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The True Lessons Of Amazon’s Tax Bill And The Refund Ruckus

Jay: “What do they call it when everything intersects?”
Sam: “The Bermuda Triangle.”
— Sleepless in Seattle




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Sometimes events come magically together to provide what Modern America calls a “teachable moment.” That opportunity could be here on taxes — if our populace and political class could spot the true lessons behind some recent sensational headlines.

Take Amazon’s pullout from New York. The lesson here is a) threats to retract billions in tax giveaways obliterated 25,000 jobs b) it’s obscene to shower a nearly trillion-dollar company with largesse instead of investing in government services or c) none of the above.

If you answered c), go straight to the head of the class. Like a stopped clock at the right time, media darling Alexandria Ocasio-Cortez was correct for once — but for the wrong reasons. Research has repeatedly revealed two conclusive lessons: first, incentives rarely produce the jobs and growth promised. And second, the actual way to bump business creation and expand employment is a lower tax base for everyone, not goody bags for big-name enterprises.

Zero Corporate Taxes

How about the predictable expressions of horror that the selfsame Amazon, along with Netflix, paid zero corporate taxes last year? The correct lesson: a) huge, profitable companies should capitalize on proffered tax breaks b) it’s disgraceful that huge, profitable companies exploit such loopholes or c) none of the above.

If you chose c), you’re smarter than a fifth-grader — or at least most of our demagogic “leaders.” Once again, two principles to emphasize: first, the real scandal is not that sizable and profitable companies pay zero taxes — but rather, that they get better returns from investing in armies of lawyers and accountants and unproductive dodges than from investing in job creation and growth.

Both Netflix and Amazon reportedly reaped big benefits from a few favorable provisions. But certainly, their returns, and those of other tax avoiders, run into thousands of pages to exploit every possible tax break. And the fact that business decisions are directed by Washington, rather than the best interests of stockholders and stakeholders, is folly.

The second concept to be repeated ad infinitum by thinking politicians (I know, an oxymoron) is that corporations don’t pay taxes: people do. We pay these tech Gargantuas’ tax bills — or tax avoidance bills — in every item we order or movie we watch, as the cost of government is passed down in the least transparent manner possible with huge inefficiencies attached.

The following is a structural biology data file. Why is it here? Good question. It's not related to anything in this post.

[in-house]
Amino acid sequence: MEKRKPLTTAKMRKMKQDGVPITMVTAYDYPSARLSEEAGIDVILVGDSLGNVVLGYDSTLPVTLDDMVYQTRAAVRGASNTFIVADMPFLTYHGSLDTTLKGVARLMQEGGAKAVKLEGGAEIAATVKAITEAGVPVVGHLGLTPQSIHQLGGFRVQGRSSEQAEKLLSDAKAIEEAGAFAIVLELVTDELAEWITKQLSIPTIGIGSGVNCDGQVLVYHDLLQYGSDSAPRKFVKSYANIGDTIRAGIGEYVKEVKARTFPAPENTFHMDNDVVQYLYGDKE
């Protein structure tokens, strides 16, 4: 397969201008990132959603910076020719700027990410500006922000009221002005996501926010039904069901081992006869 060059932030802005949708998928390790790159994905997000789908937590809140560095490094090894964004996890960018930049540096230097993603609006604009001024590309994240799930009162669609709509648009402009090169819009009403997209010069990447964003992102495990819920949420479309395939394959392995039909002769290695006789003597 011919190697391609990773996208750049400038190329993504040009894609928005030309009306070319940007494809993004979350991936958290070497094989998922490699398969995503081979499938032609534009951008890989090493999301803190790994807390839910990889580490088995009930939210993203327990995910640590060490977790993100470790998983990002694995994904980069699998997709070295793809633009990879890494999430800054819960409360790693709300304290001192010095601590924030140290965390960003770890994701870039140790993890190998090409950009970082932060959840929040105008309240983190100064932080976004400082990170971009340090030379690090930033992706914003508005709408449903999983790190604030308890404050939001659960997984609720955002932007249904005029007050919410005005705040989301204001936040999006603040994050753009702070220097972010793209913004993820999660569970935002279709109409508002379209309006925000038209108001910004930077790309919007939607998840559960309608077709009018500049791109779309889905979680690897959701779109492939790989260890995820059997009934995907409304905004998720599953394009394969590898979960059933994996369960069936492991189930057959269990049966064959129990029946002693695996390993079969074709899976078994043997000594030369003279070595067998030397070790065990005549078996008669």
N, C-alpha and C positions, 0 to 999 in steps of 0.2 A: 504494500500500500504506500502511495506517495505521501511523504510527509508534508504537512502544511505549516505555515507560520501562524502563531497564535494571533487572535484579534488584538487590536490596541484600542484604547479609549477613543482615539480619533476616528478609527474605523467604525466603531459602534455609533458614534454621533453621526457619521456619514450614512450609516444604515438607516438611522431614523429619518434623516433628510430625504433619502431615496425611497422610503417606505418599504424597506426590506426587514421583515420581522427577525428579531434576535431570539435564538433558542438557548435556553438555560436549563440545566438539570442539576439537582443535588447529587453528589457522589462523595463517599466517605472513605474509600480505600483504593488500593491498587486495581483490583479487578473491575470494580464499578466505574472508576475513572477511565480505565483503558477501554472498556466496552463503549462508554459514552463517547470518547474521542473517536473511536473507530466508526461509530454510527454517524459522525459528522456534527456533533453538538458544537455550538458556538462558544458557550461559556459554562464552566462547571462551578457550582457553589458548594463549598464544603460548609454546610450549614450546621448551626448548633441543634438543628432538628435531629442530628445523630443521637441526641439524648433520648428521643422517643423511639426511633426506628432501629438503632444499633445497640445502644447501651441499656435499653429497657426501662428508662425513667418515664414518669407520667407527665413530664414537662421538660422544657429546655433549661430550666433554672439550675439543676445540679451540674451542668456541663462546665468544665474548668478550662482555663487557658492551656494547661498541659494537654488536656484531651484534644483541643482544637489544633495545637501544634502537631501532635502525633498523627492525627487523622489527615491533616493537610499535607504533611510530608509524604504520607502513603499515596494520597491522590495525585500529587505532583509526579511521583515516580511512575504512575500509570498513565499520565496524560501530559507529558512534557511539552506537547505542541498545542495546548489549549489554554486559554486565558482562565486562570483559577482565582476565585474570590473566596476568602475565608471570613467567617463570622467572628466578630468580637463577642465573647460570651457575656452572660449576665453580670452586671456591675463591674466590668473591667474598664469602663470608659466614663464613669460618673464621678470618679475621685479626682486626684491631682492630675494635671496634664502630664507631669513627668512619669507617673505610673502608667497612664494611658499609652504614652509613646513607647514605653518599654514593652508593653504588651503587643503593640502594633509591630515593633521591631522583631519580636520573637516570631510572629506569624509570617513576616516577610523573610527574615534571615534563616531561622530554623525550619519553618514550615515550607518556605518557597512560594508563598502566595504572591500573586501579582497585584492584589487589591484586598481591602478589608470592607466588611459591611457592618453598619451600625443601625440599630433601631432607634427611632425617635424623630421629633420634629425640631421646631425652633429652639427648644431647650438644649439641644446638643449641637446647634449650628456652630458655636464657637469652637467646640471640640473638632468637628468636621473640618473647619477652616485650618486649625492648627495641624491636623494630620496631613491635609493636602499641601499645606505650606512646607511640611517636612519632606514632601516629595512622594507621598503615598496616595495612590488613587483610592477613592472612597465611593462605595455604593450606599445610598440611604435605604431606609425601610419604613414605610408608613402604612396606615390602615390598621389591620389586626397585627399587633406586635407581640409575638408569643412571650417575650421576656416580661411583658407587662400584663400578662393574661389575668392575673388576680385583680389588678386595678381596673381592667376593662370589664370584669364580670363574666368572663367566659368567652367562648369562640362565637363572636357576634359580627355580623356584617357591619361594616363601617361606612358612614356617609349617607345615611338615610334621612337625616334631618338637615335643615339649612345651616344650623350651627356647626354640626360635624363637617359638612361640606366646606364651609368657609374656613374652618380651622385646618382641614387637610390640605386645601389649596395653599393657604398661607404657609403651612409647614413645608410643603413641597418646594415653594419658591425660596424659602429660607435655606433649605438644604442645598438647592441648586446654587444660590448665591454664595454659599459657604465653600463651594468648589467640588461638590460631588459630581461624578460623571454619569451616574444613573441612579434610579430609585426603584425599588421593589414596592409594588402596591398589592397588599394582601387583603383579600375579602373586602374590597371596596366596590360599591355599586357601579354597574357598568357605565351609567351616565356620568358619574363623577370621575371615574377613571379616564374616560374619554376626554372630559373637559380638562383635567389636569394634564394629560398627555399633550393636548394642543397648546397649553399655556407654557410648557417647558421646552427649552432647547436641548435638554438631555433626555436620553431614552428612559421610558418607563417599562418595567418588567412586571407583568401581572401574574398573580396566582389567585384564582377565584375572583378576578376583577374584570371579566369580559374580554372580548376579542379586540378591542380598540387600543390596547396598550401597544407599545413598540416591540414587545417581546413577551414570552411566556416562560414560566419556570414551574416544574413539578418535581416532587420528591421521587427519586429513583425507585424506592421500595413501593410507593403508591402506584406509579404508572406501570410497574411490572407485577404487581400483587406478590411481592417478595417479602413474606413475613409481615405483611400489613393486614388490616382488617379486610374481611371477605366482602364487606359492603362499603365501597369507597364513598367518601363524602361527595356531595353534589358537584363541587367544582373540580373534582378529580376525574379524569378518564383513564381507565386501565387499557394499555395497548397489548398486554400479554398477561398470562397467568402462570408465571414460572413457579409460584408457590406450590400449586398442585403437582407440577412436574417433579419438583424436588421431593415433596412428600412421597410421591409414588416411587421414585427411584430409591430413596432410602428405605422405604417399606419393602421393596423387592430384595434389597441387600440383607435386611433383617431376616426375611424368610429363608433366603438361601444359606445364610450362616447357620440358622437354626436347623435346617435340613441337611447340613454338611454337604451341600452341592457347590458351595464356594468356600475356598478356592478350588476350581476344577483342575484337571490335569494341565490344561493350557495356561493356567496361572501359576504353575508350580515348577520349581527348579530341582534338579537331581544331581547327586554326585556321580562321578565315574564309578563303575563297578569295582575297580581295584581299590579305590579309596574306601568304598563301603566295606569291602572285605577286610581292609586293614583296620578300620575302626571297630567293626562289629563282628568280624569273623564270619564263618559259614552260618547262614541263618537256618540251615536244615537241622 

Ergo, zero should be the correct amount of corporate taxation — for all companies.

No Tax Refunds

Yet the biggest tax policy teaching of all comes from a third imbroglio: over worries that the 2017 reform may produce some lower-than-expected tax refunds.

The lesson to be gleaned from the media’s panicked reaction is a) per presidential candidate Kamala Harris, smaller tax refunds prove the legislation represented a tax hike on the middle class, b) taxpayers should adjust withholding to get bigger refunds, or c) none of the above.


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If this time you answered c), you’re catching on. The outrage of the whole refund situation, to be shouted out the window Howard Beale-style, is that how Americans pay for government is insane.

Consider this scenario: a company knowingly overcharges customers every year, and earns interest on those overcharges. To get those overcharges back, consumers must correctly fill out a complex form or series of forms — sometimes running into dozens of pages — and ask for the correct amount. The company won’t tell them in advance of their filling out those forms what that amount is. And if the customer asks for too much money back, the company can charge them penalties and interest.

Picture the howling media. Politicians falling over each other to shout denunciations. State attorneys general and consumer organizations pouncing faster than you can say “class-action settlement.”

But that’s the mind-numbing reality we sheeplike taxpayers accept from revenooers — year in and year out.

Transparent Government Costs

Another favorite line from Sleepless in Seattle comes when Jonah, the son pining to meet a potential mate for his widowed father, asks Jessica, daughter of travel agents, how much it costs to fly to New York. “Nobody knows,” she shrugs. “It changes practically every day.”

Nobody knows the real cost of government — because it’s different for every taxpayer every year.

It depends on how much you make. How you make it. Where you live and the price of your house. How many kids. Gifts to charity. How organized you are and how good your accountant is. It depends on what changes Congress has made — and it made an estimated 4,680 to the code just between 2001 and 2013, even before the latest “reform.” Not to mention, again, that you pay the piper in a million hidden economic distortions and costs beyond your tax return.

The real teaching from Amazon’s misadventure, zero corporate tax bills and the refund ruckus is that we need — nay, we must demand — a dramatically simpler, easier, less expensive, truly fairer, more transparent, less intrusive way to pay for the service called government.

Is it at all possible that some straight talkers, like maybe that otherwise notably shy denizen of 1600 Pennsylvania Avenue, could shout down the inflamers drawing all the wrong lessons from these recent events — and connect the dots to the right “mad-as-hell” conclusions for taxpayers?

  • Maistros is a messaging and communications strategist, crisis specialist and former political speechwriter. He can be reached at bob@rpmexecutive.com.

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Author: JOHN MERLINE